NASHVILLE, Tenn. — If it hadn’t already, the Vic Beasley saga has, now, officially reached the point of absurdity, and the Tennessee Titans should be close to their breaking point.

Thursday marked, for Beasley, his deadline to signal an “opt-out” due to the coronavirus, which he did not do, and the 10th day of camp that he has missed, which brings his minimum fine total to an expected $500,000.

If 10 unexcused days of missed practice with seemingly no explanation isn’t enough to get Titans GM Jon Robinson to say “enough is enough” and part ways with Beasley, it’s fair to wonder if anything will.


The Titans would, of course, be a better football team with Beasley on the roster than without him. That’s not the issue, here.

The issue is that Beasley has already proven to stand against everything that the Titans stand for as an organization, a feat he’s managed to accomplish without ever actually stepping foot in the team facility.

Robinson frequently preaches the importance of having a “team-first” culture and building the locker room with players who buy into that mantra with their entire beings.

What kind of message does it send to the players who are actively trying to act selflessly and give their all for the team when a player who is, essentially, peeing on that philosophy faces no recourse outside of the fines mandated by the NFLPA’s collective bargaining agreement?

I’ll spoil the answer for you: a really, really bad one.


So far, the only information the Titans have provided to the public about Beasley are generic statements in which they’ve declared that, while his absence is unexcused, they’re excited to get him in the building, whenever that happens.

“We still look forward to getting him in here and coaching him when he gets here,” head coach Mike Vrabel said on Wednesday. “I want to coach him and want him to be a part of this football team.”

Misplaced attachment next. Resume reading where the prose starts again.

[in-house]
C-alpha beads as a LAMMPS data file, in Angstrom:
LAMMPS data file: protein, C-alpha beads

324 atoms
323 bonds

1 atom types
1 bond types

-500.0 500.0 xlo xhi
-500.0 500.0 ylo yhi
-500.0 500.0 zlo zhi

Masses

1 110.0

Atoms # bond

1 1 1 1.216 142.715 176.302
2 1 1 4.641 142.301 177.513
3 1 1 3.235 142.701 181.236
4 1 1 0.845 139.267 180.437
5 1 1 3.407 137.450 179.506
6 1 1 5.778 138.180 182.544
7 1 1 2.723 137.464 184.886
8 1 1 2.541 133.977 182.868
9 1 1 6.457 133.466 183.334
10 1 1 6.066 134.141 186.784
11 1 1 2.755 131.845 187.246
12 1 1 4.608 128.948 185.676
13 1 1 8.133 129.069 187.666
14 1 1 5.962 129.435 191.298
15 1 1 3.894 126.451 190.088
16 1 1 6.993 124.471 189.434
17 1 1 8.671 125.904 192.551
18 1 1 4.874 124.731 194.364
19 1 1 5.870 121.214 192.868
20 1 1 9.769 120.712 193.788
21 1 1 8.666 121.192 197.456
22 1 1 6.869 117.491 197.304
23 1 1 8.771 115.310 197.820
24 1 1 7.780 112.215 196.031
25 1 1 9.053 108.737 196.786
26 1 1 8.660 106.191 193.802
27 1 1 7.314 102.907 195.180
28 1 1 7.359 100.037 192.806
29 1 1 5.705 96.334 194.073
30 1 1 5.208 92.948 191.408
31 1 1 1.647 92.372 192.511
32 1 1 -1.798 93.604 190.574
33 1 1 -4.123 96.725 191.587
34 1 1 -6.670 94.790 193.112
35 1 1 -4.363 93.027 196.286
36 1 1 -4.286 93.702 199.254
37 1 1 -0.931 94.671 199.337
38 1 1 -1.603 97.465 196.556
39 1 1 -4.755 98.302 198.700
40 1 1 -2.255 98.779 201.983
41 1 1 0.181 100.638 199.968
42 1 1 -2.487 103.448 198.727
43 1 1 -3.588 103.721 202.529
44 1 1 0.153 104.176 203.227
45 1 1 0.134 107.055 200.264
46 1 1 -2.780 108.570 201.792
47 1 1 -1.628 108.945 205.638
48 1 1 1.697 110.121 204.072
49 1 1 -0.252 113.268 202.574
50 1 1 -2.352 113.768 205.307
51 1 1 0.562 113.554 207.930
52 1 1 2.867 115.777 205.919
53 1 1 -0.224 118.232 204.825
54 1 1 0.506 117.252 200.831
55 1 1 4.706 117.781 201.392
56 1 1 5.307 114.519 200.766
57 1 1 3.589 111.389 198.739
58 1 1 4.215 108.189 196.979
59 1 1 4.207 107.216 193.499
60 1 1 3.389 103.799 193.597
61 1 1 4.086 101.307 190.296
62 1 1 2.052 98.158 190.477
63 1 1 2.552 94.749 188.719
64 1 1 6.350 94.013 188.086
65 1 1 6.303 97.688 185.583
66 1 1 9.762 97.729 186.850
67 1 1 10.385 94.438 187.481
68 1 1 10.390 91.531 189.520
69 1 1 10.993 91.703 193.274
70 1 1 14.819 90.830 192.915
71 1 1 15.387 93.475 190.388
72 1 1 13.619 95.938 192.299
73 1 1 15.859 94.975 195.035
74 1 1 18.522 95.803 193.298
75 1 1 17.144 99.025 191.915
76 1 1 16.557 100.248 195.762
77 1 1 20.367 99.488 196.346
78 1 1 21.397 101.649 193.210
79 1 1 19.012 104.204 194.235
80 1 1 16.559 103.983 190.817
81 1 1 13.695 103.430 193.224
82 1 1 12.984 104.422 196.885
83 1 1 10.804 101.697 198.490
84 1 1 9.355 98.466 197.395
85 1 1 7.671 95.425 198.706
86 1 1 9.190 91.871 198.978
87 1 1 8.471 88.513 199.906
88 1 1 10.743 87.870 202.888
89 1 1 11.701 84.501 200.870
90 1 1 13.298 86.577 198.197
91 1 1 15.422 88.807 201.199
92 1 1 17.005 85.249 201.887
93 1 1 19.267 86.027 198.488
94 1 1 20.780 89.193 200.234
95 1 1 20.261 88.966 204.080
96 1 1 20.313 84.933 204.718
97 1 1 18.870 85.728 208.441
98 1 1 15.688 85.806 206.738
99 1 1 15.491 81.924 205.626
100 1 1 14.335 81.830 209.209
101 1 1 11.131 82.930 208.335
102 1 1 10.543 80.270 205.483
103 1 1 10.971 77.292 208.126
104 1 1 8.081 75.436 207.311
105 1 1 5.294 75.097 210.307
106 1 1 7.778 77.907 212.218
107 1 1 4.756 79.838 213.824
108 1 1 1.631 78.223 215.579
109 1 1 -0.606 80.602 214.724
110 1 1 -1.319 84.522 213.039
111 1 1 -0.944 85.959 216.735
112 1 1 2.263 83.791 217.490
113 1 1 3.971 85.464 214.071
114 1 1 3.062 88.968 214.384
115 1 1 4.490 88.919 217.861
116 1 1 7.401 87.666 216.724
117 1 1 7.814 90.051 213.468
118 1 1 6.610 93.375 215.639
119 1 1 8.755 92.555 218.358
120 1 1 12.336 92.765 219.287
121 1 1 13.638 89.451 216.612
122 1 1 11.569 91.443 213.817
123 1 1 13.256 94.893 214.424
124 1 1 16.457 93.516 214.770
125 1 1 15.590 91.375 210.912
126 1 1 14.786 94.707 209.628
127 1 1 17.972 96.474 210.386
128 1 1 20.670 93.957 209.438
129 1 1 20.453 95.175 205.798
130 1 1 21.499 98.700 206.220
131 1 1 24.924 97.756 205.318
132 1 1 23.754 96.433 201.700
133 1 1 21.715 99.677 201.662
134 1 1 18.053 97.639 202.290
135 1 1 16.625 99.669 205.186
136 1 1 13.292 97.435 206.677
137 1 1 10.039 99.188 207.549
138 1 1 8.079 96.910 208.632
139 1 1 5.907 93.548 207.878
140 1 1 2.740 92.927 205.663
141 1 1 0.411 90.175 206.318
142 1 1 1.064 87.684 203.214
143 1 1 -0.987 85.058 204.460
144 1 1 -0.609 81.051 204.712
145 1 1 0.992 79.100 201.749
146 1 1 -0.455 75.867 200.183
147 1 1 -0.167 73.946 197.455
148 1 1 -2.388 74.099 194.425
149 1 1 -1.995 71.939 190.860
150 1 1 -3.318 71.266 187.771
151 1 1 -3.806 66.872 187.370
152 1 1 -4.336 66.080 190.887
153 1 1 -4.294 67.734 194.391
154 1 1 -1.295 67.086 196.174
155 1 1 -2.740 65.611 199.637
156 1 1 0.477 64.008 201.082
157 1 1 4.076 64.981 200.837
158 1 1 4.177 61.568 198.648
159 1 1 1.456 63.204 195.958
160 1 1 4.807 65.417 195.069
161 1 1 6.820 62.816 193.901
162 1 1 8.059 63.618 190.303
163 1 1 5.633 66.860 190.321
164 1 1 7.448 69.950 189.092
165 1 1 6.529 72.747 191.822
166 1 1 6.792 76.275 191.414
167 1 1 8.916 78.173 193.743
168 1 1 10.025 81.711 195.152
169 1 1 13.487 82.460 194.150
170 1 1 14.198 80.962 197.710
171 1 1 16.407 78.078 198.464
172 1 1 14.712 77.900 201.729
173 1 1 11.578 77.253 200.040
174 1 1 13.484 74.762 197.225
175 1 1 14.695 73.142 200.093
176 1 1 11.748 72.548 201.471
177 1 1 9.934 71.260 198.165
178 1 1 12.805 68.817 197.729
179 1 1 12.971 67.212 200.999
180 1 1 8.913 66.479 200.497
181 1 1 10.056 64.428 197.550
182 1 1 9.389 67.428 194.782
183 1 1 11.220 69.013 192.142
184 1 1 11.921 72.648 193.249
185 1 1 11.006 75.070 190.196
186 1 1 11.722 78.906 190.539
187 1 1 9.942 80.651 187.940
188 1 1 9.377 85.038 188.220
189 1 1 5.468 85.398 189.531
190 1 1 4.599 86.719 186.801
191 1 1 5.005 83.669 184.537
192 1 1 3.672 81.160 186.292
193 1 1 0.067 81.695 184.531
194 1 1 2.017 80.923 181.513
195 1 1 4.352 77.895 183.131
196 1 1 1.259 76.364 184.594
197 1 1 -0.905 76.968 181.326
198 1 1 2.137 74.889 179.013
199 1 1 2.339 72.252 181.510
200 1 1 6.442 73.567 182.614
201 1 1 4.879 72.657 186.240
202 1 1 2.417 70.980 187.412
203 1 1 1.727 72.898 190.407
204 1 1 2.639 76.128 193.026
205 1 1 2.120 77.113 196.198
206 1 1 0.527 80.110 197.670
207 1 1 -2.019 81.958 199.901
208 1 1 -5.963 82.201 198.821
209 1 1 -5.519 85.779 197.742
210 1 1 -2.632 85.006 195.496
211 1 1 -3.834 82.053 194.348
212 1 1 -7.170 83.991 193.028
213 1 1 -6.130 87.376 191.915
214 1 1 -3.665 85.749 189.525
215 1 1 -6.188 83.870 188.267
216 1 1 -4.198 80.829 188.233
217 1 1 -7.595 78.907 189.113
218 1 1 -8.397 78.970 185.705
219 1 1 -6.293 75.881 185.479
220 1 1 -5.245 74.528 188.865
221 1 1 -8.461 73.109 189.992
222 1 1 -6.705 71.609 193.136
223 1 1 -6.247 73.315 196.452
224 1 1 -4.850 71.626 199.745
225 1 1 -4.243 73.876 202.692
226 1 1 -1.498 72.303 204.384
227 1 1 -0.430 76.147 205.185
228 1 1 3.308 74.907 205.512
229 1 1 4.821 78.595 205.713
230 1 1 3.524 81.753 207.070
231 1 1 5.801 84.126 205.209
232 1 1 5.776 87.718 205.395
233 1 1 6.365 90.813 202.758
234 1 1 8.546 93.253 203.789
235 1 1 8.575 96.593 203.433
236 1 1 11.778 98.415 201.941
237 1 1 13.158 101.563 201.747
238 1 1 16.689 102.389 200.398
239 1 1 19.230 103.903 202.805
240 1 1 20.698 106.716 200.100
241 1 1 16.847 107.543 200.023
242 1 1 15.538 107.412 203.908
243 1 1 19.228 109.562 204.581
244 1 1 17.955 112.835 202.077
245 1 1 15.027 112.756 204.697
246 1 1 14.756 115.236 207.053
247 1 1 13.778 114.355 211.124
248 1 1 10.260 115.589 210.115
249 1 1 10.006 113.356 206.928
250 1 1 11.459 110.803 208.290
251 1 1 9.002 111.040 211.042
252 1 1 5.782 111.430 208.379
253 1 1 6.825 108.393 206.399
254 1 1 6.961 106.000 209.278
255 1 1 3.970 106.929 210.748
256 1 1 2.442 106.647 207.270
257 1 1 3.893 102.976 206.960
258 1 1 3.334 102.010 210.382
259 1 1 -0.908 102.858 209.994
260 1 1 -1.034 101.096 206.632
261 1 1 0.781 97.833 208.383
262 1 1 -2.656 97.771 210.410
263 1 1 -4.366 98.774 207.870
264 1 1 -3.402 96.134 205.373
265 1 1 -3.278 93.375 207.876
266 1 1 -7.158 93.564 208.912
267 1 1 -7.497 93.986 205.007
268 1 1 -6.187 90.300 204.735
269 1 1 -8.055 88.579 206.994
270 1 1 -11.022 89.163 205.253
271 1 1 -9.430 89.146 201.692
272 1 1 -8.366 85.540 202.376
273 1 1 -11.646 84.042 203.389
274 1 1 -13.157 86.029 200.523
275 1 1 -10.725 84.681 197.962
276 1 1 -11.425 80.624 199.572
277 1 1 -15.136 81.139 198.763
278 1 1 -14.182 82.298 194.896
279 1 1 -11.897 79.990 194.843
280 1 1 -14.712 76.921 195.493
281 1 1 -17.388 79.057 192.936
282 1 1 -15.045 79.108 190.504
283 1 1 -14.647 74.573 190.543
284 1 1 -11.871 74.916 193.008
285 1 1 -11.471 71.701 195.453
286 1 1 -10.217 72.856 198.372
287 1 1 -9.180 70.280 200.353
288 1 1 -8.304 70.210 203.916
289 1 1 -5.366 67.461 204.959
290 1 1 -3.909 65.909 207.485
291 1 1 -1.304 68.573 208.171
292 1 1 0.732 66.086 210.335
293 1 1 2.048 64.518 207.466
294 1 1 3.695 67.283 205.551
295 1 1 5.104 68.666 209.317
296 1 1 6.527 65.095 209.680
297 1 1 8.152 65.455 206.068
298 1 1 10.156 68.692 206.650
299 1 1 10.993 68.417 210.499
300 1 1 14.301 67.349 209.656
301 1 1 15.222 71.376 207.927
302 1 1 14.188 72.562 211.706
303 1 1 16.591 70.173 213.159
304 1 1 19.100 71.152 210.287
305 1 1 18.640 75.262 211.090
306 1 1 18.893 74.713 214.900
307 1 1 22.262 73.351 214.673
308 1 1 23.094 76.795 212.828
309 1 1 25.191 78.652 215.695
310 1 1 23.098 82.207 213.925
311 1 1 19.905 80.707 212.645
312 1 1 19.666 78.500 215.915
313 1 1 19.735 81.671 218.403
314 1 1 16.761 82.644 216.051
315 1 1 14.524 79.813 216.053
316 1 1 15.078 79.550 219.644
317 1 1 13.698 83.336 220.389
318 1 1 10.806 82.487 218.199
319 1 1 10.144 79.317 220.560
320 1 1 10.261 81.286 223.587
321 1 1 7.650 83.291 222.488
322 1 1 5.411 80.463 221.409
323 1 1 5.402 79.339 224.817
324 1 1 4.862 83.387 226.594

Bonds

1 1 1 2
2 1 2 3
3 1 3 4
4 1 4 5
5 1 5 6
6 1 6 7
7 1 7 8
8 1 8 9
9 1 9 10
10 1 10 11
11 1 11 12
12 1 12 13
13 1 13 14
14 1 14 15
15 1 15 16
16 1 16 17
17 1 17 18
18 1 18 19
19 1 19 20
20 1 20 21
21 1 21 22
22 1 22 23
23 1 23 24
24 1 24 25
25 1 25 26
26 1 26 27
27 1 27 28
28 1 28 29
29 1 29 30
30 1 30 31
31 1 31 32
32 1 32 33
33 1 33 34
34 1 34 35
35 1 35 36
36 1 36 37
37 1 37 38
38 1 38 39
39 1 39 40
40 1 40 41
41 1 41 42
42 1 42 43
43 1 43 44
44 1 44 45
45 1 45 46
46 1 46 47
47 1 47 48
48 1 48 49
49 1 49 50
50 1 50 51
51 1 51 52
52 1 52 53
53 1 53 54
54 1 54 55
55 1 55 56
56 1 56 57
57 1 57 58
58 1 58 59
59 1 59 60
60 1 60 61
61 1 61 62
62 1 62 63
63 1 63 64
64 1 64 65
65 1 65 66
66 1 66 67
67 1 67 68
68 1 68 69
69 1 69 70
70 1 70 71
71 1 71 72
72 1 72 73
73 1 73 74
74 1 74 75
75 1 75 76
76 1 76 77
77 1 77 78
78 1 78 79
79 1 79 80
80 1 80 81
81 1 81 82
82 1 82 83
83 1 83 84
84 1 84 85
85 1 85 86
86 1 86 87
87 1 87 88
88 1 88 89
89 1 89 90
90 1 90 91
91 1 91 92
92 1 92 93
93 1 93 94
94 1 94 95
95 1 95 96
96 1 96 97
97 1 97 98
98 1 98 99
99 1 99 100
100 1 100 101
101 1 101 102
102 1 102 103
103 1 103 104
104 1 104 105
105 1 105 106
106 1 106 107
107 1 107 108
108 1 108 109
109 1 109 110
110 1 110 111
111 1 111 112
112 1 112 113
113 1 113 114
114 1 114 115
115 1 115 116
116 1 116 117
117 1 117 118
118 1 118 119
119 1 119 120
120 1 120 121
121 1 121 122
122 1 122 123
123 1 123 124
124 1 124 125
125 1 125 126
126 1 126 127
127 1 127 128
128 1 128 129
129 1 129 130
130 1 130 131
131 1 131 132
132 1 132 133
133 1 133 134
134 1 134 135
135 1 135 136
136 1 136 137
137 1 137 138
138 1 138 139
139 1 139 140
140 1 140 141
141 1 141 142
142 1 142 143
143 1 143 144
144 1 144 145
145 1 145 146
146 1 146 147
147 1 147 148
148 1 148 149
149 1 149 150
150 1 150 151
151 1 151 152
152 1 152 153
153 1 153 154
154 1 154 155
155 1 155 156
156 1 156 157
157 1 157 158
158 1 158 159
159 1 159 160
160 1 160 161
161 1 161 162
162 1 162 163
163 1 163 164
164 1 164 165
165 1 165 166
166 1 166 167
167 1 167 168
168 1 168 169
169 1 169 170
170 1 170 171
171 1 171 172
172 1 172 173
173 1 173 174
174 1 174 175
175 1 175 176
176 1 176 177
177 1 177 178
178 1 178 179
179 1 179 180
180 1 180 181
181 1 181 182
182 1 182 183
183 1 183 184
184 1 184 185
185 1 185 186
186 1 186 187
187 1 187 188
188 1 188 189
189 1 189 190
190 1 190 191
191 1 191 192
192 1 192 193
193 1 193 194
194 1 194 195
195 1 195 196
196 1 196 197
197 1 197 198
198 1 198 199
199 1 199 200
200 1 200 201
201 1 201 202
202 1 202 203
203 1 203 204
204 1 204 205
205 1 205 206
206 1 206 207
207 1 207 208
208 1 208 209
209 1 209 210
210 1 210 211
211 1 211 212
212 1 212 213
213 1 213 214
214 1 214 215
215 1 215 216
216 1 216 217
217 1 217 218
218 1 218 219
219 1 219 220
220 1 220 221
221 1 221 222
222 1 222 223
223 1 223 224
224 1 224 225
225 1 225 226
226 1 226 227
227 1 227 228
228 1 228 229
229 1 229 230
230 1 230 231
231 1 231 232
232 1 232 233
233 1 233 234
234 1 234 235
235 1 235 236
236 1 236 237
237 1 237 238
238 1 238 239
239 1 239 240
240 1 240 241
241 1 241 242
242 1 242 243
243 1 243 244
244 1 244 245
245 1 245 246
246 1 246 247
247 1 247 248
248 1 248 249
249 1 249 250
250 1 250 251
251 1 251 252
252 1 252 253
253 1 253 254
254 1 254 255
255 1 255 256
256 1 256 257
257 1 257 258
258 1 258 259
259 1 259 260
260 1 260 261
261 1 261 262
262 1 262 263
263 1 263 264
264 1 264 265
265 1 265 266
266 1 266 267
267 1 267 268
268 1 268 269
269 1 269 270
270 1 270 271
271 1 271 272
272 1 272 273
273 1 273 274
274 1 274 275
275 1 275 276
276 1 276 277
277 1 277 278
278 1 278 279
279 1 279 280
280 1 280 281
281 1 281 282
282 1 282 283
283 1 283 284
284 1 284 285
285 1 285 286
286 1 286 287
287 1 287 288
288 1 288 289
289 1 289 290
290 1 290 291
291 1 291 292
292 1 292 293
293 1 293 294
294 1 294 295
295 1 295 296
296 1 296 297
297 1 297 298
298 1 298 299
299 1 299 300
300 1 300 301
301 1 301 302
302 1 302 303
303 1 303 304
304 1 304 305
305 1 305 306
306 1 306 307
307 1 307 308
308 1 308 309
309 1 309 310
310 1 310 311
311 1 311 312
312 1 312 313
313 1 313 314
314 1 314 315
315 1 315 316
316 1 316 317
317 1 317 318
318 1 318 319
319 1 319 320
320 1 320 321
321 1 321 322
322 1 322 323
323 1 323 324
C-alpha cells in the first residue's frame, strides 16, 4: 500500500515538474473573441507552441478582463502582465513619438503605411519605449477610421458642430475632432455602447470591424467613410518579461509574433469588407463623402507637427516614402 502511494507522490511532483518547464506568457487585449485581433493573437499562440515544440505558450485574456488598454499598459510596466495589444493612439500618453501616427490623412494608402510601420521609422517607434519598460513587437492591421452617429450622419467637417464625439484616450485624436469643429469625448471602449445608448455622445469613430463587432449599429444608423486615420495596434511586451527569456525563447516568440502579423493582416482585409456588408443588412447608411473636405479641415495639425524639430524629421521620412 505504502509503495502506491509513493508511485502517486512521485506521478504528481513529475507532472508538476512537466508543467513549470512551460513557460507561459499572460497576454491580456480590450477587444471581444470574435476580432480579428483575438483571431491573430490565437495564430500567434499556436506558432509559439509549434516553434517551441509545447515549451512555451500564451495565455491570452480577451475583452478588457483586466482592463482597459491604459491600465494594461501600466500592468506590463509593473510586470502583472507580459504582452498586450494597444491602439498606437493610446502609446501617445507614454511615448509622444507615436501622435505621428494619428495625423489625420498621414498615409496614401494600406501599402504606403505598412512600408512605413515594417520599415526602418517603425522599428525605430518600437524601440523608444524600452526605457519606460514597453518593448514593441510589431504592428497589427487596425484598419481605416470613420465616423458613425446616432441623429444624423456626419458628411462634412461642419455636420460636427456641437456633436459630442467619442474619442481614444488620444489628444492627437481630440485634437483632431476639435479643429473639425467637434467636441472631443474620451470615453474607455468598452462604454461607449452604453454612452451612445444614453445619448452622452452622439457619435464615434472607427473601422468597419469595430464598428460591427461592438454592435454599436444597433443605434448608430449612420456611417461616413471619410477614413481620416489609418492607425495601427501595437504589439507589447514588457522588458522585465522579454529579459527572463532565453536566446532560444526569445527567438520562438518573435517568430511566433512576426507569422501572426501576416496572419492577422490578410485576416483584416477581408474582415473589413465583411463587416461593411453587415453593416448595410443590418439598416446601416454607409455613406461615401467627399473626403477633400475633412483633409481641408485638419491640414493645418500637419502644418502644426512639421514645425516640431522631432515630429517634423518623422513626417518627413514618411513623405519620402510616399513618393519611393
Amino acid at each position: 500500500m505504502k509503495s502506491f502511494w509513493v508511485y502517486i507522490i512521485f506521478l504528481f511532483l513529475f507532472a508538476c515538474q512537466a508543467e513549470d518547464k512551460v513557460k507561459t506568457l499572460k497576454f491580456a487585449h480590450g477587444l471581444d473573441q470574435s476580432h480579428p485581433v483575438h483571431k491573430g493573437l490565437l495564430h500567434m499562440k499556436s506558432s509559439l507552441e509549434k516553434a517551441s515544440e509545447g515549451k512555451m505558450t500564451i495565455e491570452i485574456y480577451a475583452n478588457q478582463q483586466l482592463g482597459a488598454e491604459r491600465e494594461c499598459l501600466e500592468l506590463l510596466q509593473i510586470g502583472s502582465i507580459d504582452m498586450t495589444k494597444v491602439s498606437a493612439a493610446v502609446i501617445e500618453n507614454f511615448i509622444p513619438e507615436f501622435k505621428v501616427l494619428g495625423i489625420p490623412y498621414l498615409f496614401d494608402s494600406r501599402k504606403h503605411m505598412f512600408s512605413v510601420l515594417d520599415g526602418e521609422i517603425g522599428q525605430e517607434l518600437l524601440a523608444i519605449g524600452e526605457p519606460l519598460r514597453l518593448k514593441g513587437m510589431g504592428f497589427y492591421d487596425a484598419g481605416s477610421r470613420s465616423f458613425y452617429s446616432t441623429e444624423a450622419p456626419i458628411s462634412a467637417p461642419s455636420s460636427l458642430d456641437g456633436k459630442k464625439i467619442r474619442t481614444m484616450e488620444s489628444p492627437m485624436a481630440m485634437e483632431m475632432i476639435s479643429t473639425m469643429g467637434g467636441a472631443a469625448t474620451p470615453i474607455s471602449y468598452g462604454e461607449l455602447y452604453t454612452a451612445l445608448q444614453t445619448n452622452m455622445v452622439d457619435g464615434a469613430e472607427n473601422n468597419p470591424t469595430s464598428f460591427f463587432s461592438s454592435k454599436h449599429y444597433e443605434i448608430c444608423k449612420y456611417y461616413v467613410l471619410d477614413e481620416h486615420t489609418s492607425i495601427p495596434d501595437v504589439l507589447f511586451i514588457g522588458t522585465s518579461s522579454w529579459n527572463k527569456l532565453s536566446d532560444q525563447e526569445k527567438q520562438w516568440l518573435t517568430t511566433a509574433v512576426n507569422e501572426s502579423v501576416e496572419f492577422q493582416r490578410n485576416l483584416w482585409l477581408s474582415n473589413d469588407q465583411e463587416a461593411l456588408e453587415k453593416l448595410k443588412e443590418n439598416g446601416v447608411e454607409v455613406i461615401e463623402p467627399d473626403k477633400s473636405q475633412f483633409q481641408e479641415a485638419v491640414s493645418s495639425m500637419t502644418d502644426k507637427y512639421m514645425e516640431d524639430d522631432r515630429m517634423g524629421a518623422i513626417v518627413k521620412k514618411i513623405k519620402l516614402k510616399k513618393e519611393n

While that statement, which sounds like a Sunday school teacher welcoming a sick kid back to church, is undoubtedly the censored version of how the Titans actually feel, that’s all that fans, the media, and, probably, a lot of players have to go off of.

Yet, the most bizarre thing of all with this situation is that no explanation has been provided as to where Beasley is or why he has yet to report. Not from Beasley, not from Beasley’s agent and not from the Titans, who are probably as far in the weeds on that front as all of us.

A few days into Training Camp, there was some speculation that Beasley may have been attending the funeral of a relative who passed away, but the ship has long since sailed on that being the reason behind his absence.


All of this leaves the Titans in a rather unenviable position, financially.

If they do throw up their arms and decide to release Beasley, his $6 million signing bonus will count against their salary cap regardless of what happens in arbitration, where the Titans could, theoretically, get that money back for the future.

Still, it’s a small price to pay for a team that still has plenty of cap space to make some last-minute additions before Training Camp, even if one of those additions happened to be Jadeveon Clowney.

Robinson has, in the past, been humble and swift about admitting and moving on from his mistakes. Luckily for the Titans, he hasn’t made many, but this is certainly one, and it’s one he probably needs to go ahead and move on from.

Beasley is an above-average player, at best, who hasn’t produced at a high level since 2016. He’s not good enough to get away with acting like this.

Unless something is going on, here, that everyone is missing, the Titans need to cut their losses and preserve the team-first culture that nearly propelled them to the Super Bowl in 2019.

UPDATE: Beasley reported to Training Camp on the morning of Friday, August 7, one day after this column was originally published.

Cover image: Dale Zanine/USA Today
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